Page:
NASCAR Fan and Media Engagement Center Debuts
- The NASCAR Fan and Media Engagement Center rockets the sport that has its roots in running moonshine into the social media age.
- The center was developed by NASCAR and HP to monitor conversation about the sport.
- Data will be analyzed so various entities of the sport may react appropriately.
CHARLOTTE, North Carolina — The NASCAR Fan and Media Engagement Center rockets the sport with its roots in running moonshine into the social media age.
Stock car racing's major sanctioning body has launched its new technological clearinghouse to monitor all communication about the sport.
"It's going to allow us to handle digital and social media on behalf of our entire industry," said Brian France, NASCAR chairman and CEO. "The capabilities being created today are going to allow our industry to interact with our fans in ways we could have never dreamed of before, in real time in almost every medium, all over the country."
Its purpose is to make sense of all the communications about all aspects of the sport, to provide meaningful feedback not only to the sanctioning body but also to the teams, the tracks, the sponsors and other components that make up the sport.
France and HP Enterprise Services Vice President Charles Salameh presided over the grand opening of the facility earlier this week, in a 500-square-foot, glass-enclosed room dominated by a wall of 13 large-screen monitors that will be monitored by a staff of five.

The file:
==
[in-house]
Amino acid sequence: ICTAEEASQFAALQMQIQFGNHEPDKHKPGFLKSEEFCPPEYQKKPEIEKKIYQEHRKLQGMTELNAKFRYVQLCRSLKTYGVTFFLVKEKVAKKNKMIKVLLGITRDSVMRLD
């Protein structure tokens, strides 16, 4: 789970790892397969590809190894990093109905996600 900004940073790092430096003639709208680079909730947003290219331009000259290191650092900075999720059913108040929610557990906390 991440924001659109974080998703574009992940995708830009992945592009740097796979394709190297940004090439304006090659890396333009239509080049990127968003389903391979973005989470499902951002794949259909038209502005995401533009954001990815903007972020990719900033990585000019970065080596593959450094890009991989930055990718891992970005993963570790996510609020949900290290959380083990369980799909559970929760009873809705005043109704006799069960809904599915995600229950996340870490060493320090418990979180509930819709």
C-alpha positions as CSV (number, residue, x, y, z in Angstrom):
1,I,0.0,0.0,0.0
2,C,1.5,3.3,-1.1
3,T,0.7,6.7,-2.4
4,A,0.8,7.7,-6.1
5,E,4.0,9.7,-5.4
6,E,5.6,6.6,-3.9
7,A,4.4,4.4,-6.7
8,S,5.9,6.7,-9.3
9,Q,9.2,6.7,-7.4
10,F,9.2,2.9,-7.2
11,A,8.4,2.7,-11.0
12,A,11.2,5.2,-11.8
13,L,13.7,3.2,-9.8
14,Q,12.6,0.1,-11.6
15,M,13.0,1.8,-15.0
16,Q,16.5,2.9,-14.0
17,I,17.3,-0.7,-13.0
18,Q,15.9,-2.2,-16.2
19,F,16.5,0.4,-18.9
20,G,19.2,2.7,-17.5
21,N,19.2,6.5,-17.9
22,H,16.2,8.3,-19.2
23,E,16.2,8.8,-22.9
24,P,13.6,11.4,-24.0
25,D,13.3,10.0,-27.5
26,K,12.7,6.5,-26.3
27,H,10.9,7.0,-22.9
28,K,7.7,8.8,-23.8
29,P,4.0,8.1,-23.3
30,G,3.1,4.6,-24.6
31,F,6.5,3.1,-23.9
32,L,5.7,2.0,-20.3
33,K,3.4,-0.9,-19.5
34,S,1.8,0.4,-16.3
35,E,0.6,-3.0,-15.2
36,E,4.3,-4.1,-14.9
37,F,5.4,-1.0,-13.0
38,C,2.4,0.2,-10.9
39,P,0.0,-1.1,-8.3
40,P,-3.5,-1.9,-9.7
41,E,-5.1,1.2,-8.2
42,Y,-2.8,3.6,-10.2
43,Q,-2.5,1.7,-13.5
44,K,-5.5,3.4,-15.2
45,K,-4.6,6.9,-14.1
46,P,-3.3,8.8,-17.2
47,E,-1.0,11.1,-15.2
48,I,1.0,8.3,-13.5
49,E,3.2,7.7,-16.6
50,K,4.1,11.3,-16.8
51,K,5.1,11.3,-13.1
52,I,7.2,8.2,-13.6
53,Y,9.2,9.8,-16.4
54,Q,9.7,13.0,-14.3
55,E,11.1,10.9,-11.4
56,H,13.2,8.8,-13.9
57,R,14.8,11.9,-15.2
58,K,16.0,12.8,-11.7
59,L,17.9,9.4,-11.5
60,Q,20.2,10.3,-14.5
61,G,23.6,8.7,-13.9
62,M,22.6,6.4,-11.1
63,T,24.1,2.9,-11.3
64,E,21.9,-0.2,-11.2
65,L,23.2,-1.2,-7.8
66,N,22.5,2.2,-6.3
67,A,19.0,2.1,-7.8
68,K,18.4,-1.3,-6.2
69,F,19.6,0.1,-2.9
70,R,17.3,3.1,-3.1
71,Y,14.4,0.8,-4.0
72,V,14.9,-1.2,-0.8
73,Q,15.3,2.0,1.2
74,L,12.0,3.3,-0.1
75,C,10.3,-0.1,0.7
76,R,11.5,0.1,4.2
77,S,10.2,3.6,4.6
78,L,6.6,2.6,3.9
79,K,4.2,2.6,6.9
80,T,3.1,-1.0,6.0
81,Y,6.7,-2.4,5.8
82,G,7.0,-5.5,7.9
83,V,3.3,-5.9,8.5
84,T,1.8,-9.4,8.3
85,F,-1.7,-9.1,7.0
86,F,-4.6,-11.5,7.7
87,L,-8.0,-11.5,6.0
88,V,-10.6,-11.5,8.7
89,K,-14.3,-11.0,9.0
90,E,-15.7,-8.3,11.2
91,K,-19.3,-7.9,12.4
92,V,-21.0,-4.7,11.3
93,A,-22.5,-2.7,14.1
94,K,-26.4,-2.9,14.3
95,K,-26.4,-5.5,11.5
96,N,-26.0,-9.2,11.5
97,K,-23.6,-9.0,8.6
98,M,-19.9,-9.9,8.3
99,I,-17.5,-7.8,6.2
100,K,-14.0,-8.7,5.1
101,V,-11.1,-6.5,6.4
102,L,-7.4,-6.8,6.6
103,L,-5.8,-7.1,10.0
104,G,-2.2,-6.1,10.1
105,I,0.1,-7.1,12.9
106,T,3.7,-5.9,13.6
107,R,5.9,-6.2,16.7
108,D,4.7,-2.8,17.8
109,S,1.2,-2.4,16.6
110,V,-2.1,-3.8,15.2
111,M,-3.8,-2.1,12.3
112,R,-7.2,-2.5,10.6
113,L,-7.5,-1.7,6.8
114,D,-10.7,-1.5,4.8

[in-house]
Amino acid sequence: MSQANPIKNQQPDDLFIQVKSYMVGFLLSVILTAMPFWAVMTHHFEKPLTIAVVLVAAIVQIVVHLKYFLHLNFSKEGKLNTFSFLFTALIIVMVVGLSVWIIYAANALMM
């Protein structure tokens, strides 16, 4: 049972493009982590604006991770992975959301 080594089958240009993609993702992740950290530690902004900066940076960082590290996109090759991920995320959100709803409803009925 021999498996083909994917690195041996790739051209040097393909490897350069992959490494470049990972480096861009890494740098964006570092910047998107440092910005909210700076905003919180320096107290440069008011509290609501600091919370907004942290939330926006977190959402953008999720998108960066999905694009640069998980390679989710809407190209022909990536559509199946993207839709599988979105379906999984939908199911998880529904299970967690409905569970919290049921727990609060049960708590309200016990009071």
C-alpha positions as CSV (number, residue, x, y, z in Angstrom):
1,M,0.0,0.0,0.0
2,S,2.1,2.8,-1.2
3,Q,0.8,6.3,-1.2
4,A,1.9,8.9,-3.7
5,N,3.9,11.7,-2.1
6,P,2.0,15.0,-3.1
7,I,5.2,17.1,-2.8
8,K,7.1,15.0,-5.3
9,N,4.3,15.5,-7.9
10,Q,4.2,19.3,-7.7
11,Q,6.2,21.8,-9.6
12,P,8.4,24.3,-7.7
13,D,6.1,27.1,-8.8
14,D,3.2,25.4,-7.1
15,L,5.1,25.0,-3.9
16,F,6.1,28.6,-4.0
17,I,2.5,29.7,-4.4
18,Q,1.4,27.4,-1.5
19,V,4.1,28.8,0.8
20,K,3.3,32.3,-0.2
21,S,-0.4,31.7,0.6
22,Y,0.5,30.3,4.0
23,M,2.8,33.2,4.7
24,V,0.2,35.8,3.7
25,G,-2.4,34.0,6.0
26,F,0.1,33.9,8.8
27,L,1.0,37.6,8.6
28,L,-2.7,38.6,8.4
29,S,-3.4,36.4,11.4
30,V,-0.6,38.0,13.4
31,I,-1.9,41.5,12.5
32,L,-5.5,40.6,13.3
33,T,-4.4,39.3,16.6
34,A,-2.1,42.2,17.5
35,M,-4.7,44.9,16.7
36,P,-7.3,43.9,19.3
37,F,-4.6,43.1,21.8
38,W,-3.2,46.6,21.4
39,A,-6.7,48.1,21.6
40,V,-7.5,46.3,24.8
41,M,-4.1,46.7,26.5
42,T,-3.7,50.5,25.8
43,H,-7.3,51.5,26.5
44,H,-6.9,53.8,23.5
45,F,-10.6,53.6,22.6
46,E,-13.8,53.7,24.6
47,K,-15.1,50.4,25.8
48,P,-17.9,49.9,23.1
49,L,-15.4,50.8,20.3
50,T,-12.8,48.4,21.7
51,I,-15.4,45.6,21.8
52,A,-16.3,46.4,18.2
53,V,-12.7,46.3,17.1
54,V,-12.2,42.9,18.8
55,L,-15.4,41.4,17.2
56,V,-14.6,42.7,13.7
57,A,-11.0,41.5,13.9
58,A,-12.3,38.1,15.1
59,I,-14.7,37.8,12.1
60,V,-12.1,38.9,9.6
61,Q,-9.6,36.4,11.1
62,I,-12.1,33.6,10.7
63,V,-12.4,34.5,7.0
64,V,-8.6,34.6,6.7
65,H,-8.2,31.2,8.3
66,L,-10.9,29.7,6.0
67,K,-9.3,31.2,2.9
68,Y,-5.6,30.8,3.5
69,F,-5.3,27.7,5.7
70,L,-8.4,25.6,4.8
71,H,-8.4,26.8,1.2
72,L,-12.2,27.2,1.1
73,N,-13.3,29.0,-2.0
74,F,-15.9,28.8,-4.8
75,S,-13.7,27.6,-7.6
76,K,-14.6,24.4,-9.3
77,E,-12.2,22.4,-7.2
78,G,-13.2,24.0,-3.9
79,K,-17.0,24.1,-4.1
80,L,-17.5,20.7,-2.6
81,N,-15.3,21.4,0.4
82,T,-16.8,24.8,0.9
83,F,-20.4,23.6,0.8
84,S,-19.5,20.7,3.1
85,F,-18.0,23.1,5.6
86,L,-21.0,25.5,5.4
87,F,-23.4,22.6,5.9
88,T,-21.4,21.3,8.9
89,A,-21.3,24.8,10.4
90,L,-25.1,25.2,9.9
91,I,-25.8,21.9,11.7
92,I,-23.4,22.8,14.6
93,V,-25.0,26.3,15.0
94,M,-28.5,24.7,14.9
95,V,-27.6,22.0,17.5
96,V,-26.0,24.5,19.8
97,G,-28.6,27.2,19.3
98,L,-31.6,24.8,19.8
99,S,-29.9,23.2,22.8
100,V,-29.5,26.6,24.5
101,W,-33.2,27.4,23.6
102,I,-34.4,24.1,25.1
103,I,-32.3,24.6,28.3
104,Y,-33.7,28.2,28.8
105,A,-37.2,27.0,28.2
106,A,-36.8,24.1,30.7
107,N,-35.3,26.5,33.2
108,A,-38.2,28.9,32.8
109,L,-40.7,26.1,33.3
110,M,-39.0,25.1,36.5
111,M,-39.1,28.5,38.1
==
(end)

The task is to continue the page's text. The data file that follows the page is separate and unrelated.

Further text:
Other sports entities have social media hubs, but this goes far beyond that, NASCAR Chief Marketing Officer Steve Phelps said.
"It's very, very different from anything else out there," Phelps said. "It will enable us on behalf of the industry to see what's out there, to see how we're being covered, and more importantly be able to respond to that in an efficient, effective manner. It's one thing to get the data. It's another thing to respond quickly to it."
The facility was described as "a kind of multimedia mission control" by NASCAR.com.
Edmunds says: A tool for good or an Orwellian Big Brother-type overseer? NASCAR denies that the FMEC is intended to enable officials to manipulate or control the sport, but rather "to know more quickly and with more depth and breadth what the conversation is."